HR software provider Ciphr polled 1,000 UK employees to find out how they self-rate their productivity at work, and, importantly, how they perceive the productivity of other people and departments at their organisations.
The results revealed that most employees tend to rate themselves as being more productive than their colleagues. Although they do view their team-mates – the people they work with most closely with – as generally being more productive than other groups of employees.
Check out the key findings below:
- 92% of employees rate themselves as being productive or very productive at work
- 84% think their close colleagues/team are productive or very productive at work, but just 67% say the same about their organisation’s leadership team
- People who enjoy their job are more likely to have self-rated themselves as being productive or very productive than those who don't enjoy their job (95% vs 81%)
- One in ten think that their managers are unproductive or very unproductive at work. A further one in seven (14%) said the same about their organisation's HR department.
- 75% of leaders and senior managers rated their HR department as productive or very productive, compared to 62% of junior and middle managers and 61% of non-managers
- People who are 100% workplace-based appear the least inclined to rate their remote and hybrid colleagues as being productive or very productive. Just half (52%) of employees who are 100% workplace-based believe that people who work remotely are productive.
Does believing you are productive make it so?
Ciphr’s research appears to show a direct link between perceived productivity and a good employee experience. Workers who feel very productive are more likely to say that they enjoy their work and feel valued for it, than those who don't feel productive. They are also more likely to feel well-trained, and loyal to their organisation.
People who self-rate themselves as very productive are more likely to:
- Feel engaged/motivated at work (70% of surveyed employees agree)
- Enjoy their job/have job satisfaction (71%)
- Feel valued and appreciated for their work (61%)
- Think that they have received all the training that they need to do their job well (74%)
- Feel loyal to their organisation (67%)
People who self-rate themselves as neither productive nor unproductive are less likely to:
- Feel engaged/motivated at work (36% of surveyed employees agree)
- Enjoy their job/have job satisfaction (29%)
- Feel valued and appreciated for their work (33%)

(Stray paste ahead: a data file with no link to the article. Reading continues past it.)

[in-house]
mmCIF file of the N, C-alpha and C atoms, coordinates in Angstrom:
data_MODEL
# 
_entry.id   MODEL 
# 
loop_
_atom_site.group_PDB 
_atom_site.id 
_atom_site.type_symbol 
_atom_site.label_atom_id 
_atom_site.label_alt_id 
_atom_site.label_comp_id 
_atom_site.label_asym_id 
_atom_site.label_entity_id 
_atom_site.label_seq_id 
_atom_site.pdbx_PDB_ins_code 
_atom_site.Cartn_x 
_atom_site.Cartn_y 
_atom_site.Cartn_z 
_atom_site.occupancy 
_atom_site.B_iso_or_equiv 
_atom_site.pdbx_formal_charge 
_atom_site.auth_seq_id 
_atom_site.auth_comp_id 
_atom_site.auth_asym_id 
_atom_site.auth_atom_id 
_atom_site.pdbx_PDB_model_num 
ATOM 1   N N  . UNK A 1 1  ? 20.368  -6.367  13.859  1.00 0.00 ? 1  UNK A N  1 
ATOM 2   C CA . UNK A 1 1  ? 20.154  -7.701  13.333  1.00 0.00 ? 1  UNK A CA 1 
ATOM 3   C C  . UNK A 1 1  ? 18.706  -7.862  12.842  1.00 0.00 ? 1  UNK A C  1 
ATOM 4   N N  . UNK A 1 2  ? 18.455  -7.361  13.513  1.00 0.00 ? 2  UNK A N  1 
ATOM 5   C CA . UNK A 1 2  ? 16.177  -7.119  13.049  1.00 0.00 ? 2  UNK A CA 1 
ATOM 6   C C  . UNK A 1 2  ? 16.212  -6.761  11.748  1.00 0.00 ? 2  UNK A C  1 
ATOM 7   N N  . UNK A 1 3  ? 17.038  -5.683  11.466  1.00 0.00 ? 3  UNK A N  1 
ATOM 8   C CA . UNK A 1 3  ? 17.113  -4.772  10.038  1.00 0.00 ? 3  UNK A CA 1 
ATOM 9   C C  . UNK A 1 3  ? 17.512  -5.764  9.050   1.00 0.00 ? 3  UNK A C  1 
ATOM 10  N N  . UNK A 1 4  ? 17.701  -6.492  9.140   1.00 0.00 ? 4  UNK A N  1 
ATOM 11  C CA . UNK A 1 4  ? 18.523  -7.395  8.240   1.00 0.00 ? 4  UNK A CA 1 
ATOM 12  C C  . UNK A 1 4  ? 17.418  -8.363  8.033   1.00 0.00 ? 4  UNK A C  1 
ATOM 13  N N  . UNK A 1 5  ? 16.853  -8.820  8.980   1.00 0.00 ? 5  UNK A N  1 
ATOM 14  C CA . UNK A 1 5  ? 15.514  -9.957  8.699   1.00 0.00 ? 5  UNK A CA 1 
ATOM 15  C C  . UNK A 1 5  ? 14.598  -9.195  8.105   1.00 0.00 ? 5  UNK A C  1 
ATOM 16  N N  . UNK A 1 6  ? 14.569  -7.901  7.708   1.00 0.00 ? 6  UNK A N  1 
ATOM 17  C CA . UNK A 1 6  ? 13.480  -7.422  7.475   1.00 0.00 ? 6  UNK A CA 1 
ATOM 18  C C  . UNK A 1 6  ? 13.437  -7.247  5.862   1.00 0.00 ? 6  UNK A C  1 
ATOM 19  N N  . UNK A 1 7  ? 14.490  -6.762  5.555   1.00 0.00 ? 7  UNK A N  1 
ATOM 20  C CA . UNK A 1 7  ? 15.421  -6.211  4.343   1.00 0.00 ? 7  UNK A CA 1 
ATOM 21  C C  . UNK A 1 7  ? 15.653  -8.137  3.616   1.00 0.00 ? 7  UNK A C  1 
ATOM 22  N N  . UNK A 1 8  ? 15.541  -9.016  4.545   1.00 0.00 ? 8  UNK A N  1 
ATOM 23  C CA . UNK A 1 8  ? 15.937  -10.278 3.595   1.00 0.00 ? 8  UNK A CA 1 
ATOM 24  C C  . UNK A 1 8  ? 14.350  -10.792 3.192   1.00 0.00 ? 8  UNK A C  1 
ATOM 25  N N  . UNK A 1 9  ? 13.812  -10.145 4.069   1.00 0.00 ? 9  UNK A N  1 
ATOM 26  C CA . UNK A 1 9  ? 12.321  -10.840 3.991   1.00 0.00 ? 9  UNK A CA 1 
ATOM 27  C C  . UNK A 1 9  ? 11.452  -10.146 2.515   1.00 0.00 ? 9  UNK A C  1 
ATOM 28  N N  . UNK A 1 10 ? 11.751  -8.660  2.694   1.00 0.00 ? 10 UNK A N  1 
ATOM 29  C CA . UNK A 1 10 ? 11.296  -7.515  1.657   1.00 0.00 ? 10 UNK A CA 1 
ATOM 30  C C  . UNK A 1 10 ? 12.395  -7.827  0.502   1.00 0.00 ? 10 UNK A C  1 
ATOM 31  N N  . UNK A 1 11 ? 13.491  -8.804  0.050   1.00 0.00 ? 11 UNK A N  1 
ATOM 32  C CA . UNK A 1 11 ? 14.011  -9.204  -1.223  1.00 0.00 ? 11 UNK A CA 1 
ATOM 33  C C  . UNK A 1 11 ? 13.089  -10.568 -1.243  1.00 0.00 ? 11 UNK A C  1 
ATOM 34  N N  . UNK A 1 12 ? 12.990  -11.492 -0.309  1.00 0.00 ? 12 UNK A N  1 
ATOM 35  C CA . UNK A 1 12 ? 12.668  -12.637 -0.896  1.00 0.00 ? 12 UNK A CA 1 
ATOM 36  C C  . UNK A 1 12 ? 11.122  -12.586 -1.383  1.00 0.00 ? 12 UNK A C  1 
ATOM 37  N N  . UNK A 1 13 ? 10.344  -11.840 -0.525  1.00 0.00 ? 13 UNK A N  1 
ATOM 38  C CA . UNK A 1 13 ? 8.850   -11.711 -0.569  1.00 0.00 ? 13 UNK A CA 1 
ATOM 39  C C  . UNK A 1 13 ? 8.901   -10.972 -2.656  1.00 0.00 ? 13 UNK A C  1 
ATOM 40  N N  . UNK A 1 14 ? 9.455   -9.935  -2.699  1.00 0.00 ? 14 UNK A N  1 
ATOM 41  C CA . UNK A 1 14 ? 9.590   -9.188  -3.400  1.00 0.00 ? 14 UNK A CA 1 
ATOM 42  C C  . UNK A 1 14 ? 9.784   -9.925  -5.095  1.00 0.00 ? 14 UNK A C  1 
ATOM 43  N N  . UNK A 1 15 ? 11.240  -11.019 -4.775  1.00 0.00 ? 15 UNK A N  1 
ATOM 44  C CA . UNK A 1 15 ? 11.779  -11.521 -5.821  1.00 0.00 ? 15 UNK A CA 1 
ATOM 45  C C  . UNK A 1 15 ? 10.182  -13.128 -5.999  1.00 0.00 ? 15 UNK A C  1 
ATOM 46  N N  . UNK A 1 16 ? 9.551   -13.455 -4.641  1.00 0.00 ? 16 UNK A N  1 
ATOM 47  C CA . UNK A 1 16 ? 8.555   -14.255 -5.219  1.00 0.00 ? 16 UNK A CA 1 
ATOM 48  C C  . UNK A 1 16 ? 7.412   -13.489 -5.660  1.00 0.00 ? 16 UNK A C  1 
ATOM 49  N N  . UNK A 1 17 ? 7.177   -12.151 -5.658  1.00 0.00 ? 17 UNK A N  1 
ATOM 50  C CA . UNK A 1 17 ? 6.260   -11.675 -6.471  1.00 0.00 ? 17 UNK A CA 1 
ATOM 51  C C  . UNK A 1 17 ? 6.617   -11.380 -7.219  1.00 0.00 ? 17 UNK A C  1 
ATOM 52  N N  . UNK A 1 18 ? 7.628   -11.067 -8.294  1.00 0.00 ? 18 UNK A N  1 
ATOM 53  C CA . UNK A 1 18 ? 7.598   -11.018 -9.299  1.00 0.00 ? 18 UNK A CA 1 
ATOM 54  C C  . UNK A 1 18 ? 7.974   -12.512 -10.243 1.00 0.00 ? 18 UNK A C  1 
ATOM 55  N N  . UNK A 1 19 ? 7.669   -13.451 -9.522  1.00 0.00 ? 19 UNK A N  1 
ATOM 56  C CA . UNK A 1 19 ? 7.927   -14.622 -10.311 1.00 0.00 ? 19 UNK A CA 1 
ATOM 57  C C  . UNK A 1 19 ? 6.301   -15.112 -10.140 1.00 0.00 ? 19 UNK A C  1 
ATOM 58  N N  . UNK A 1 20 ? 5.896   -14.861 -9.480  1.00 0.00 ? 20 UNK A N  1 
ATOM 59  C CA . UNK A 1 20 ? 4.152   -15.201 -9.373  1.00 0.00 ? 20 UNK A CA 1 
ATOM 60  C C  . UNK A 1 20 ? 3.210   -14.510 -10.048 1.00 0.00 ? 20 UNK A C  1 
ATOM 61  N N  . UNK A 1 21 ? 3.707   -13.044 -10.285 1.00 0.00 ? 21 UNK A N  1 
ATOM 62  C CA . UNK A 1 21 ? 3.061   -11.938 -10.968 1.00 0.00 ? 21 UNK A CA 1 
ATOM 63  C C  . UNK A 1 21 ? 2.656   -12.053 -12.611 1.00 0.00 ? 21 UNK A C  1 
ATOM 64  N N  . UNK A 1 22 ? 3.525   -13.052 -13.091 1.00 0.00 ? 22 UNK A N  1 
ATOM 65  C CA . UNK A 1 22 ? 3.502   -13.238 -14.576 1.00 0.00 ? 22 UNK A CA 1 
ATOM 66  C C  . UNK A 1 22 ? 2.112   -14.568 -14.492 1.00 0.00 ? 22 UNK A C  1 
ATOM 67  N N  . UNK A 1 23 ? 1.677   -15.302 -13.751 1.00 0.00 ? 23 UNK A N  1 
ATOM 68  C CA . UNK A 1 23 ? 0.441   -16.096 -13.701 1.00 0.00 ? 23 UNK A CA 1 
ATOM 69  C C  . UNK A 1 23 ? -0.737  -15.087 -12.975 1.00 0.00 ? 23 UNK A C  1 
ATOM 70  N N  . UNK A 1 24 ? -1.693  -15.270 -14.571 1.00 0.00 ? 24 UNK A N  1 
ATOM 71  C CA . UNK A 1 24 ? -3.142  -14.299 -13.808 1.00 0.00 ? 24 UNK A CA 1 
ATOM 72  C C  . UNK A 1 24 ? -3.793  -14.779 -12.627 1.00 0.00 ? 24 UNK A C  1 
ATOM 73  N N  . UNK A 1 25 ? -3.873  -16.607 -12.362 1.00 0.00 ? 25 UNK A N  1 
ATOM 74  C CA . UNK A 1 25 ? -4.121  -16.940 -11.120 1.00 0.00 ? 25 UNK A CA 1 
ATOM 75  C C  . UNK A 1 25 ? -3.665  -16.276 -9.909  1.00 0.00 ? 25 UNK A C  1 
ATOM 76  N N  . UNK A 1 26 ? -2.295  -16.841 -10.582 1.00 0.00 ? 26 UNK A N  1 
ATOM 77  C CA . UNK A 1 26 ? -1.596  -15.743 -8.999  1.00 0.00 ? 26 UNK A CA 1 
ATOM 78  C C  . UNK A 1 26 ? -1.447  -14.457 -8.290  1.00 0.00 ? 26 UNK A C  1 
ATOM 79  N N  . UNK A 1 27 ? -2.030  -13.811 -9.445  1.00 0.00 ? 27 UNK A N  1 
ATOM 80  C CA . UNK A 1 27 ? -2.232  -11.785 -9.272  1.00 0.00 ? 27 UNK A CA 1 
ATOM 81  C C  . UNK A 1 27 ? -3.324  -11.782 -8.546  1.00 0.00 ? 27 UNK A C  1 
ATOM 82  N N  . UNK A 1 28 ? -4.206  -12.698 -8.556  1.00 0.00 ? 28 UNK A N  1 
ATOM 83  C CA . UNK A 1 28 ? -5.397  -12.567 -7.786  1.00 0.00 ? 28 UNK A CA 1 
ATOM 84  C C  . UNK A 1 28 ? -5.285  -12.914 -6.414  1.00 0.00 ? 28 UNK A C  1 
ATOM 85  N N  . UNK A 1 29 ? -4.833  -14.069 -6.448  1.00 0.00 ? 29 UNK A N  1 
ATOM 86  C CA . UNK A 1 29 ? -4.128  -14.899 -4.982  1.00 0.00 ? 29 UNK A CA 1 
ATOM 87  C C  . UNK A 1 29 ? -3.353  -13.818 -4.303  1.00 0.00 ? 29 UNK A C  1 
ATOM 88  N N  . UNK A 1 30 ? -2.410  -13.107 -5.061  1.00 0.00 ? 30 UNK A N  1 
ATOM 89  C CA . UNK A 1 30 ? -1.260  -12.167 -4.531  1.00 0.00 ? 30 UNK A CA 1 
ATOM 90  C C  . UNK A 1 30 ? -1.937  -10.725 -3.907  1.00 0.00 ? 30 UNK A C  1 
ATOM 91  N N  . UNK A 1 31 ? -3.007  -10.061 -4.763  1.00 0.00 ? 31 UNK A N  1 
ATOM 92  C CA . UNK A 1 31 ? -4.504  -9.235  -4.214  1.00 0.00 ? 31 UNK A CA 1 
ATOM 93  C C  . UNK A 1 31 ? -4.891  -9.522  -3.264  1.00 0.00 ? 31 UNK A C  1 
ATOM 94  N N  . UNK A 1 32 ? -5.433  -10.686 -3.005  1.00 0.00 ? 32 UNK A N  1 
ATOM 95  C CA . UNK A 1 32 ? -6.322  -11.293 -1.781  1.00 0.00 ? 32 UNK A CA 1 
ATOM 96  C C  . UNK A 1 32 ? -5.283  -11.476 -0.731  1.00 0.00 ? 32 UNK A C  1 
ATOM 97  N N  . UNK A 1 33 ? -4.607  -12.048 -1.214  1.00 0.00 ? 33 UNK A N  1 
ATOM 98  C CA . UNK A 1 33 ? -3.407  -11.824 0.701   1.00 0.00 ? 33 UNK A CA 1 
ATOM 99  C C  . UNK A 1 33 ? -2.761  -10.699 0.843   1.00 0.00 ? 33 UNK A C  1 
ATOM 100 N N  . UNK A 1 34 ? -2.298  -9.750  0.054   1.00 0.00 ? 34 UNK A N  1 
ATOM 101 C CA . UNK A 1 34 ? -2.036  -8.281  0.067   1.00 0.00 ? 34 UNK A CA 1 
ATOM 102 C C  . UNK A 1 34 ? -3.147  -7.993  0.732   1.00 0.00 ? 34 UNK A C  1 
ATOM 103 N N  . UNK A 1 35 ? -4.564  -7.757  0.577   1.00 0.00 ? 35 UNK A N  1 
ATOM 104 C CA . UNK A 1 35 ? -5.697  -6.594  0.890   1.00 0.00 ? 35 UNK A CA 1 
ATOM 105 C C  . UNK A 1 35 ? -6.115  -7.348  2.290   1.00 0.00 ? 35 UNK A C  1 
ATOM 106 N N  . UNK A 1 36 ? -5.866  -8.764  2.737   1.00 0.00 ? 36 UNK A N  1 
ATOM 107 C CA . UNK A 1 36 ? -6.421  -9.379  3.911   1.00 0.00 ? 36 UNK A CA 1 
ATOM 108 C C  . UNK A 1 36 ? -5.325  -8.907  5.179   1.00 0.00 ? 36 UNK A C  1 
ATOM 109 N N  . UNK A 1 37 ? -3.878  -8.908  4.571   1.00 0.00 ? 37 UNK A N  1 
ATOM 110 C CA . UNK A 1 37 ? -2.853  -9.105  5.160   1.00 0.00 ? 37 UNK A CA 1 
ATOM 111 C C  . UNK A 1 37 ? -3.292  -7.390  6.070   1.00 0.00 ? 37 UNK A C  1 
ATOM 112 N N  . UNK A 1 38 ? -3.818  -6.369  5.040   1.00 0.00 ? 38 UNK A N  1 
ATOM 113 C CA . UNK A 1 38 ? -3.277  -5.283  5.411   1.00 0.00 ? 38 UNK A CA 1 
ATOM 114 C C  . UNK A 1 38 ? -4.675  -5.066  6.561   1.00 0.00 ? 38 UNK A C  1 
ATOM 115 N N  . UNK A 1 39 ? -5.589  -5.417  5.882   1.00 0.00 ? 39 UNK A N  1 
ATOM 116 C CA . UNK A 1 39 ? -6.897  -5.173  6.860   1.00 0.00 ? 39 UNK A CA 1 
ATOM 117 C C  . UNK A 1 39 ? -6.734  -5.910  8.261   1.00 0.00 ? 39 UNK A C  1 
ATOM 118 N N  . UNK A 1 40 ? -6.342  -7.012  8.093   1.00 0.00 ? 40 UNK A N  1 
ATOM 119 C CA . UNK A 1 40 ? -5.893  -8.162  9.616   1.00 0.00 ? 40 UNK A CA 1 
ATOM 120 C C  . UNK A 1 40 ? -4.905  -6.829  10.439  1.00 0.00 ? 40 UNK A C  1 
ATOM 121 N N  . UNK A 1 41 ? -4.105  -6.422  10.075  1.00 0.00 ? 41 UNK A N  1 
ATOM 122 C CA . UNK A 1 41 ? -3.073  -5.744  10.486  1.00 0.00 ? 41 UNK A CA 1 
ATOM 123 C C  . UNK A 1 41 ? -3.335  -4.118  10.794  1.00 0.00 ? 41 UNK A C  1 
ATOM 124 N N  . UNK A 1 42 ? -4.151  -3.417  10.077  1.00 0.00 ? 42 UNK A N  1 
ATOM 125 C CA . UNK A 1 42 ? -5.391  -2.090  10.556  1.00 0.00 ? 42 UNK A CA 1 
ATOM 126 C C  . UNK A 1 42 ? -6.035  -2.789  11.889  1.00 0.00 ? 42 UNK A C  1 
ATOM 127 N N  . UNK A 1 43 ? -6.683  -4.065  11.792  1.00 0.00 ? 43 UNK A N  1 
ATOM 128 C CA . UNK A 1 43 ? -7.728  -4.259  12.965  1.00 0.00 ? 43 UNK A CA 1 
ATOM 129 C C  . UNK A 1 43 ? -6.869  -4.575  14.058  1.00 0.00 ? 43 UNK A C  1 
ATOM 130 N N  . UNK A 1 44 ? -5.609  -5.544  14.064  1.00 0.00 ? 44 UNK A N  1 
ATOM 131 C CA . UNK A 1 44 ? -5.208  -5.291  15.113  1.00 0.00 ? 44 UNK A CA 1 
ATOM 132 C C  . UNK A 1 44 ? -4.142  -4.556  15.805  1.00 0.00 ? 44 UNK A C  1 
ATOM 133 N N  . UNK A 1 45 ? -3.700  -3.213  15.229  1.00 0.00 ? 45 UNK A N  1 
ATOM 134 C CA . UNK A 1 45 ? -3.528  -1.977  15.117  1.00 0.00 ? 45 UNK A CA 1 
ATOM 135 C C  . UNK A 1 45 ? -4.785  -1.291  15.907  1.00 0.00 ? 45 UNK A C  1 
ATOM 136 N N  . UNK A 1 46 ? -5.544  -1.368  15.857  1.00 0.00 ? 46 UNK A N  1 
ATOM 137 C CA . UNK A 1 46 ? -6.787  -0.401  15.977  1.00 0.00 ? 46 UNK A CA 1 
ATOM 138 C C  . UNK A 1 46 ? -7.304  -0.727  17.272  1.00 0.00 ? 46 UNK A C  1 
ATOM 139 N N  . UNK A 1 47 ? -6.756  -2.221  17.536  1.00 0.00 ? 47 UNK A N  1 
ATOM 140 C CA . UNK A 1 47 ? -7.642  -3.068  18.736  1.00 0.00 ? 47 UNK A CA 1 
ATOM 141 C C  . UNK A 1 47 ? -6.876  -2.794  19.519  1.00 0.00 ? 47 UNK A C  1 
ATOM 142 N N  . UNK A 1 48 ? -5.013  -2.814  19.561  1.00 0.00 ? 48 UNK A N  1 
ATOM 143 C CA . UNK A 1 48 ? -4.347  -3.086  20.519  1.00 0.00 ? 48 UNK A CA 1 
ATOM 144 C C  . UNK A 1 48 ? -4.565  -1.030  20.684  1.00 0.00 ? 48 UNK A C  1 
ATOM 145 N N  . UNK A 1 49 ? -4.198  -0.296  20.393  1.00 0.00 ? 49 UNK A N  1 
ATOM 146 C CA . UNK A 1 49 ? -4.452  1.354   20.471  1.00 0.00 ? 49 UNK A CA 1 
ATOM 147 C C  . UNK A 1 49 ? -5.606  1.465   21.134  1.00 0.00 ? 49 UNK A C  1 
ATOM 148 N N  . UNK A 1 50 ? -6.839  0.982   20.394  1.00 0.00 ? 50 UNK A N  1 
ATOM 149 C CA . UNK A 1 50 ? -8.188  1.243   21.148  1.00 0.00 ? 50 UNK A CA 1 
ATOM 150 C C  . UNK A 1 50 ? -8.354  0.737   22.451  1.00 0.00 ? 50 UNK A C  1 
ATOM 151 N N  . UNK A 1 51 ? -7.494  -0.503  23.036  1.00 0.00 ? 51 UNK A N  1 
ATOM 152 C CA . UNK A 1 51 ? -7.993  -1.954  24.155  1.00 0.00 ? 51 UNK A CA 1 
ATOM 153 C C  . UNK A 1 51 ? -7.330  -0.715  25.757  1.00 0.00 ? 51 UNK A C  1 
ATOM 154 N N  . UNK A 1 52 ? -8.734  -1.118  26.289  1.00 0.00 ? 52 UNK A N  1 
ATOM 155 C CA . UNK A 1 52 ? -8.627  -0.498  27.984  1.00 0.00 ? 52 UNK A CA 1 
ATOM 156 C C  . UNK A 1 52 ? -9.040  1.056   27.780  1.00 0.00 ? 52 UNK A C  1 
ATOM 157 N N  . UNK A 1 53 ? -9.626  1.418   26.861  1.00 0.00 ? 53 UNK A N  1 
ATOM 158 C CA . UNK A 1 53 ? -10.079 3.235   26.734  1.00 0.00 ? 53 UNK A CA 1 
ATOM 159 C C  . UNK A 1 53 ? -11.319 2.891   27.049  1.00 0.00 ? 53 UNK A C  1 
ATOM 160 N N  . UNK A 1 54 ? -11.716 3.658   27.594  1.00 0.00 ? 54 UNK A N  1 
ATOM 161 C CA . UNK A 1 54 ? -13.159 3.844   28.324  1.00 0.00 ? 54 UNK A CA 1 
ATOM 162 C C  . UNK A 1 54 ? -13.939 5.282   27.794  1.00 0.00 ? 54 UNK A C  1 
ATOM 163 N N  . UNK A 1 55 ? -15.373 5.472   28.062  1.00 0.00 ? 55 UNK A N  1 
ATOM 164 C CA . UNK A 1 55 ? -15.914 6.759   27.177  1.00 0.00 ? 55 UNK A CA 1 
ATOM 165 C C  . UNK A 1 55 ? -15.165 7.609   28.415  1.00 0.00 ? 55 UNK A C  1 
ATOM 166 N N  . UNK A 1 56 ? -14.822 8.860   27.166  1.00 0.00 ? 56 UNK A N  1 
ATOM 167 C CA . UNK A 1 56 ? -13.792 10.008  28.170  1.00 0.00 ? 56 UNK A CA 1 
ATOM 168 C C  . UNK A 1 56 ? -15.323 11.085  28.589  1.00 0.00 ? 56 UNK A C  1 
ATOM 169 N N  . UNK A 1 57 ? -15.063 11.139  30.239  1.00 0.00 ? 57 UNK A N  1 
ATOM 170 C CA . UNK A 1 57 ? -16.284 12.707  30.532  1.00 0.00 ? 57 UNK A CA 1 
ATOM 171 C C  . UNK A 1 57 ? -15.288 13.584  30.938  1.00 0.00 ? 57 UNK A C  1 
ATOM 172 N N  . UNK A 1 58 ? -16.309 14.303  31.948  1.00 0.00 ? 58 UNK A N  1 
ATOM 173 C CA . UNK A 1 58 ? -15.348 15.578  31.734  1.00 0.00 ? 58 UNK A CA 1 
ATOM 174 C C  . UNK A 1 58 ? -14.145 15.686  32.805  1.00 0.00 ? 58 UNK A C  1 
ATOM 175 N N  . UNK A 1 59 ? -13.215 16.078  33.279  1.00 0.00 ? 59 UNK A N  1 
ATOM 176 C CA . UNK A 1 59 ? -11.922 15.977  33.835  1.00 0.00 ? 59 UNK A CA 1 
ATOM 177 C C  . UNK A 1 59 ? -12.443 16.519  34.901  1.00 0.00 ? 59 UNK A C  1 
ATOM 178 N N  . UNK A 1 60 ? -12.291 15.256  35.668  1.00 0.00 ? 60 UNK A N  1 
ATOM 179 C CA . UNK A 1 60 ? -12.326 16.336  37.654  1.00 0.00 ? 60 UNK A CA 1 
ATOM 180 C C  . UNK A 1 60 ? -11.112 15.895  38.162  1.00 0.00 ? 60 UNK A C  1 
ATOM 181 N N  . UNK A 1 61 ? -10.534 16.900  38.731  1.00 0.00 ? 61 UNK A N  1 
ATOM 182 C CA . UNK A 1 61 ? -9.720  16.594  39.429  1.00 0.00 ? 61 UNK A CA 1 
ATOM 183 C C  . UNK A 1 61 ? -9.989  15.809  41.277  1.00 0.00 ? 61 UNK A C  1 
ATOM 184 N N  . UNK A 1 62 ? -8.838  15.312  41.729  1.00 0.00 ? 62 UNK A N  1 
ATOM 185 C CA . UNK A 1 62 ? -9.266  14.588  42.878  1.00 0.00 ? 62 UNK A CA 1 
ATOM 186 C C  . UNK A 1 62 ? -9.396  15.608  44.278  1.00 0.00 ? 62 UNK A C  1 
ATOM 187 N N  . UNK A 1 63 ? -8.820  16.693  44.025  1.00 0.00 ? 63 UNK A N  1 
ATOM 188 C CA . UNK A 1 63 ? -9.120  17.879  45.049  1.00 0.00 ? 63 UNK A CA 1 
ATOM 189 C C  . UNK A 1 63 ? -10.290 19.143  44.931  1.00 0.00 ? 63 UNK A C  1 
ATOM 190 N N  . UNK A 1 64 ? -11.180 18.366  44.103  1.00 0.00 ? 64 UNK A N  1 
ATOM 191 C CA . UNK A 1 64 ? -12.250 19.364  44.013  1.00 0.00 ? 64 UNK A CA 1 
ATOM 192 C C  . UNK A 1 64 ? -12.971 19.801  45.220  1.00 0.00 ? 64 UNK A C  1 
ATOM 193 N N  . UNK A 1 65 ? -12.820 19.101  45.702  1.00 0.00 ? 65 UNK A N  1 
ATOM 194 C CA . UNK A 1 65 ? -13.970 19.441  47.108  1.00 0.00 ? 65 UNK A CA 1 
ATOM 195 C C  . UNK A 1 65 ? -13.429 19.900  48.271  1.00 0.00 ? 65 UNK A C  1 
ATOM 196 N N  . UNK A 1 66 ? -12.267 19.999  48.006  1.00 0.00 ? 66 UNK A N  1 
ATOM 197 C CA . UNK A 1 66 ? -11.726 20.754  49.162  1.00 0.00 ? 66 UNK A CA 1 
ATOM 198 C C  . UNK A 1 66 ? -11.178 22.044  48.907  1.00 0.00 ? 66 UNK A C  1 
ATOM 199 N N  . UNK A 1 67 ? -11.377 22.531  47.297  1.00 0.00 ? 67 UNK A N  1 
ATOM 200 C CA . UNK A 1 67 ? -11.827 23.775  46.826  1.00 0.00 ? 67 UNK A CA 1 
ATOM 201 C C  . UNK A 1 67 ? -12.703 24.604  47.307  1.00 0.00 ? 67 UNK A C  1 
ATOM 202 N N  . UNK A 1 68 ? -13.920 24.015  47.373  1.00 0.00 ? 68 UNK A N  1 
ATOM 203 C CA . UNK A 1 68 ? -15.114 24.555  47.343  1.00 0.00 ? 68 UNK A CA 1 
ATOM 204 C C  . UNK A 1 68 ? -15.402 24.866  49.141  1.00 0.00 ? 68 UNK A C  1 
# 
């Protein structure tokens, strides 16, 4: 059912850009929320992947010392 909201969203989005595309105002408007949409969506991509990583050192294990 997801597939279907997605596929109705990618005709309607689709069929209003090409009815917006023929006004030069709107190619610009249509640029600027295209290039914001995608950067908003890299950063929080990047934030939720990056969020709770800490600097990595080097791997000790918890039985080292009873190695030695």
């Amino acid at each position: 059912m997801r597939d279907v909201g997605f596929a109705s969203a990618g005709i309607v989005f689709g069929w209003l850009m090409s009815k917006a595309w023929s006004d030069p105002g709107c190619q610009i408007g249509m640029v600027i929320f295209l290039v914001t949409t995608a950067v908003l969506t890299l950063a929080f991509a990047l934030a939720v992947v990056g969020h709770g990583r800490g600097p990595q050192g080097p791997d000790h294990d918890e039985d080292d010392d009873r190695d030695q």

- Think that they have received all the training that they need to do their job well (45%)
- Feel loyal to their organisation (38%)
How employees perceive the productivity of other people in their organisation
Productivity does, of course, means different things to different people. Most surveyed employees rated themselves as being more productive than their colleagues, but it's impossible to know whether that is actually true or not. What it does highlight perhaps is that there is a certain degree of distrust among employees that their colleagues are being as productive at work as they could be.
Ciphr's findings also revealed a significant disconnect between how people in leadership roles view their own productivity, compared to the average employee. While 99% of those in senior management self-rated themselves as being productive or very productive at work, just 67% of employees rated their leaders as productive or very productive.
Over three-quarters (76%) of workers in finance and insurance, retail, and IT and software say that their leaders are productive. Those in transportation and warehousing or manufacturing, however, are less likely to agree. Only around 59% of workers employed in those sectors think that their leaders are productive or very productive.
People employed in transportation and warehousing, finance and insurance, legal services, and government and public administration are the least likely to call their HR departments productive or very productive (57%, on average). IT and software workers are much more positive, however, with 82% rating their HR teams as productive.
The chart below highlight how survey respondents employed in different industries perceive the productivity of other people and departments at their organisations.
Factors that impact peoples' perceptions of productivity
Employee engagement is shown to have an impact on how people feel about different aspects of their jobs and organisations. According to Ciphr's research, people who feel less engaged or motivated by their work are less inclined to view other people's productivity favourably – even if they still see themselves as being productive or very productive.
For example, unengaged workers are far more negative about their manager's and leadership's productivity levels, than those who feel motivated by their work (see first chart below).
Where/how people work also influences their perceptions of productivity, with workplace-based employees shown to be far less trusting of their remote and hybrid colleagues when it comes to productivity and getting work done (see second chart below).
Ciphr conducted an online survey of 1,000 employed UK adults, working at organisations with at least 26 employees, in June 2023. The survey is unweighted, and as such is only a snapshot of the working-age population. The survey data included in this results page was not previously released/published until January 2024.